In order to develop community in our classroom we have decided to implement the following online tools: 

  • Google Sites
  • Mentimeter
  • Padlet
  • Chat while in Google Classroom Meet 
  • Jam Board
  • Edsby

By doing this we feel that we will create a respectful, engaging online classroom where everyone feels connected. When making connections in our classroom we would like to find ways to facilitate connection between students, between students and instructors, as well as between students – teachers and the community. 

Several different discussion forums were chosen including Mentimeter, Padlet, Chat Option in Google Classroom while on Meet, and Jam Board. Students will be able to engage with each other and the teacher in real time while in Google Meet using the Chat option. Students will be able to process and craft their responses to each other and the teacher when using Jam Board, and Padlet. These options are more reflective and will allow students more time if needed. Menimeter will be used for instant feedback regarding the class as well as an assessment tool.

Justification for Student Interaction Tools Chosen

Google Sites

We have chosen Google Sites for a few different reasons. Firstly, Google Sites is a part of Google Education it connects easily with our chosen LMS of Google Classroom. We believe this makes it easy and streamlined for the students and teachers to communicate with each other without too many hassles. Secondly, students are familiar with many Google Apps already. Many of the functions within Google Sites are similar to that of Google Docs and Google Slides and because of this our students will spend more time working on the quality of their work and less time on the functioning of the program. Lastly, as teachers we have control over whom we can allow to see the students work. If we want other students and or parents to have access to the work we can make that choice. Being able to view each other’s work will allow students to practice editing and providing critique before making a final submission for marking. Also, it allows the teacher to make suggestions along the way for improvement and for the parent to see the final work of their child.  This collaborative approach can be beneficial in developing and maintaining a positive and inclusive classroom community.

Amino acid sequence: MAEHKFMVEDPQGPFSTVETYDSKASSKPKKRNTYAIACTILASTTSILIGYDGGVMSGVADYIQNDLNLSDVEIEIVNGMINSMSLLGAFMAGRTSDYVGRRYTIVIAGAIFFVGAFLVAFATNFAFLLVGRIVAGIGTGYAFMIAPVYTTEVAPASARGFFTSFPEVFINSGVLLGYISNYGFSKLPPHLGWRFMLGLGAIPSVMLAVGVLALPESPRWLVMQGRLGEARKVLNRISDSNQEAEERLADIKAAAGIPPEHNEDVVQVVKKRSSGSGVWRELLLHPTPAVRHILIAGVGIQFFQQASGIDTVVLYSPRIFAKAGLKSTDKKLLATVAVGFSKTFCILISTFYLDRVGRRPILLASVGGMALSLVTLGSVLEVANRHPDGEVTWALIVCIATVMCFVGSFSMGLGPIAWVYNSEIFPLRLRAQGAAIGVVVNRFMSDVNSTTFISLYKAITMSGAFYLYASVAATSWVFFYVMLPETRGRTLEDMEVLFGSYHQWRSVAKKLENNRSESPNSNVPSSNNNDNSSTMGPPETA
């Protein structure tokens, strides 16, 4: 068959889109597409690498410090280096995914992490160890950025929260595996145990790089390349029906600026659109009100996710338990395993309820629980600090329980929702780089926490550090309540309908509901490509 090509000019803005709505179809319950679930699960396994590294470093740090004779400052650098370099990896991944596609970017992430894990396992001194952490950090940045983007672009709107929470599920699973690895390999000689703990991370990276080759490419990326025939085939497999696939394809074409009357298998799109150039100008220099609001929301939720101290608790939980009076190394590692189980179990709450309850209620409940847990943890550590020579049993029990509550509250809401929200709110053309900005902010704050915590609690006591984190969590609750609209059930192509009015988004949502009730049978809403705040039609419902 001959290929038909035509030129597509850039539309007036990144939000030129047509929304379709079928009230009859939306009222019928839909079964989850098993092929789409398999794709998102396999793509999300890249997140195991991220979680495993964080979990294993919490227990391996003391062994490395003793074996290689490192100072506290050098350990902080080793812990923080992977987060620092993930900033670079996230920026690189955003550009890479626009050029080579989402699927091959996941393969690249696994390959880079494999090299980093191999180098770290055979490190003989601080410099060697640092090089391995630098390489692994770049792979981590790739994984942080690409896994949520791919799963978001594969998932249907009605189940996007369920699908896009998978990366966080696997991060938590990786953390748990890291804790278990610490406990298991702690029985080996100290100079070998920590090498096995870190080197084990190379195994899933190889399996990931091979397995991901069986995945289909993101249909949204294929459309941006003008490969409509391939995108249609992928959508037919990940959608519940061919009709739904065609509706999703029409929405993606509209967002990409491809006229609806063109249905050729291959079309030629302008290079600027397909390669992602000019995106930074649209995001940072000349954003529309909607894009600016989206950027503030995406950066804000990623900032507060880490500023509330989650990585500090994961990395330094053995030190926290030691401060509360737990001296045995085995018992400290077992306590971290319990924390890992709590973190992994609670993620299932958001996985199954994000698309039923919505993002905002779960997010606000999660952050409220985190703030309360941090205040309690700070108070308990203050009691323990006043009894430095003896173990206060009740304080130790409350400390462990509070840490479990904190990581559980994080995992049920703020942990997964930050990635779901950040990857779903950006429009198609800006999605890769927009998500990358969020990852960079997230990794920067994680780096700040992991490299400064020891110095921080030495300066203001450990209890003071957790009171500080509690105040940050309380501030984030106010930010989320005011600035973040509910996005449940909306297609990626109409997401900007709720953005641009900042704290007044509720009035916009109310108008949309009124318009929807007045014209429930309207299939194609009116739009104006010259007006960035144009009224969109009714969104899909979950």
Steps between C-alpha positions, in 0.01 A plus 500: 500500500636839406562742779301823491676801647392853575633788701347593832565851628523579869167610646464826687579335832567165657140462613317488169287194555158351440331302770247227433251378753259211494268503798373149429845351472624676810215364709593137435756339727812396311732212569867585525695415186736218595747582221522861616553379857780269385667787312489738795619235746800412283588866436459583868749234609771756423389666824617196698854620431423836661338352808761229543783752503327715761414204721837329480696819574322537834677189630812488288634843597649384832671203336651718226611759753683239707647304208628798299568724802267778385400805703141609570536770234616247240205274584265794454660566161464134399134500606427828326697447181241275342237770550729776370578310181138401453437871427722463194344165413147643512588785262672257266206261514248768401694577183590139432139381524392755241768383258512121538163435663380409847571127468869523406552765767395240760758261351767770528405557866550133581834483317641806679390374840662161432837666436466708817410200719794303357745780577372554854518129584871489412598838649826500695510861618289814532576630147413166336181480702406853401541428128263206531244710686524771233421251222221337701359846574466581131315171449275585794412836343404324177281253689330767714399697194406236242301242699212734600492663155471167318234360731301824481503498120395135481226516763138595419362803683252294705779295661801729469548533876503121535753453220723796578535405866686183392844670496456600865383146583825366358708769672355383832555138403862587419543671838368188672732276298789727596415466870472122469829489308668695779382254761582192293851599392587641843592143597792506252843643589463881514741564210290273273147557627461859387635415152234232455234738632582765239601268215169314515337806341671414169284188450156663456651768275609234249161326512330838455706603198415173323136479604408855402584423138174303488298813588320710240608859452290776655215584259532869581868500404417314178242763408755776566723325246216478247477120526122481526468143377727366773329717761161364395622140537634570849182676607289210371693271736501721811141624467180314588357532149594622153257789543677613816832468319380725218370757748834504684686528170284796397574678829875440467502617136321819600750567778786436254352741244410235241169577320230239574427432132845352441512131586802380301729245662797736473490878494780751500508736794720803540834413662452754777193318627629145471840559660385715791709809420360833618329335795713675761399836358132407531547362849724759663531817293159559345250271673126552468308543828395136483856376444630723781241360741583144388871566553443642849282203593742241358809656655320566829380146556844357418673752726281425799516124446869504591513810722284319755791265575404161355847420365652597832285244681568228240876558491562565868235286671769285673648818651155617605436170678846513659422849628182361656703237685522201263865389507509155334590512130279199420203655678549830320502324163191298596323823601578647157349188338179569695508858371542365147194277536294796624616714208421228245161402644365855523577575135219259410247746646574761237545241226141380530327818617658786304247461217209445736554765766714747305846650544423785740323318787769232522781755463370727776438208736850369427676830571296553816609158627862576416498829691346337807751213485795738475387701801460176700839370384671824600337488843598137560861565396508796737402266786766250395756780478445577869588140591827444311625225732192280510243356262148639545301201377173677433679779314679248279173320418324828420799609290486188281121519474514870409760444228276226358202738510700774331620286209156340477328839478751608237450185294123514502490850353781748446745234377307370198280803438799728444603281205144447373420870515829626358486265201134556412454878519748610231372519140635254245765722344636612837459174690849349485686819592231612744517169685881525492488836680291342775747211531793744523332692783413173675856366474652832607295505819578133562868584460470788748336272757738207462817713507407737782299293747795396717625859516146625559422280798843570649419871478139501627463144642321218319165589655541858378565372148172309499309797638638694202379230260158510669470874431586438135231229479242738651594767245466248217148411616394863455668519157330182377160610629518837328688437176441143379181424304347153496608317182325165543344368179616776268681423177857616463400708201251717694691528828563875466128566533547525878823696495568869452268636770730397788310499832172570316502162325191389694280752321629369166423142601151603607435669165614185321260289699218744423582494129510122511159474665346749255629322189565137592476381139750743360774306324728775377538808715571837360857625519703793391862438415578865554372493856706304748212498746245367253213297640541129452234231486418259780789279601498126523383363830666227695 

Discussion Forums

Many tools we have chosen to use in our course may not be traditional type discussion forums; however, we feel that they will provide the opportunity for students to make suggestions and give input into the class without feeling intimidated to speak up. Many of the options listed above are quick access, meaning that responses can be immediate on phones and we do not need to take time to book a laptop cart. For those students without phones participation can still occur with pencil and paper or with a classroom computer. The tools are a great way for students to express thought and share ideas appropriately in a group setting which allows a teacher to determine if they need to review content or if they can move ahead with new content. These options are more reflective and will allow students more time if needed. 

Google Classroom

Google Classroom is a good option to keep the course organized. Posting of material and assignments can easily be done. This allows students that are absent from synchronous lessons to maintain contact with the class.  Also for those students that struggle to keep up with note taking during class time they can always have access to the course material. This also gives parents access, when they accept the invitation to Google Classroom, so they can see what students are learning, and what assignments need to be completed. Students can message each other in the stream about assignments or ask each other questions. The teacher has control over the stream and can delete comments or questions that do not follow the code of conduct set by the teacher and students.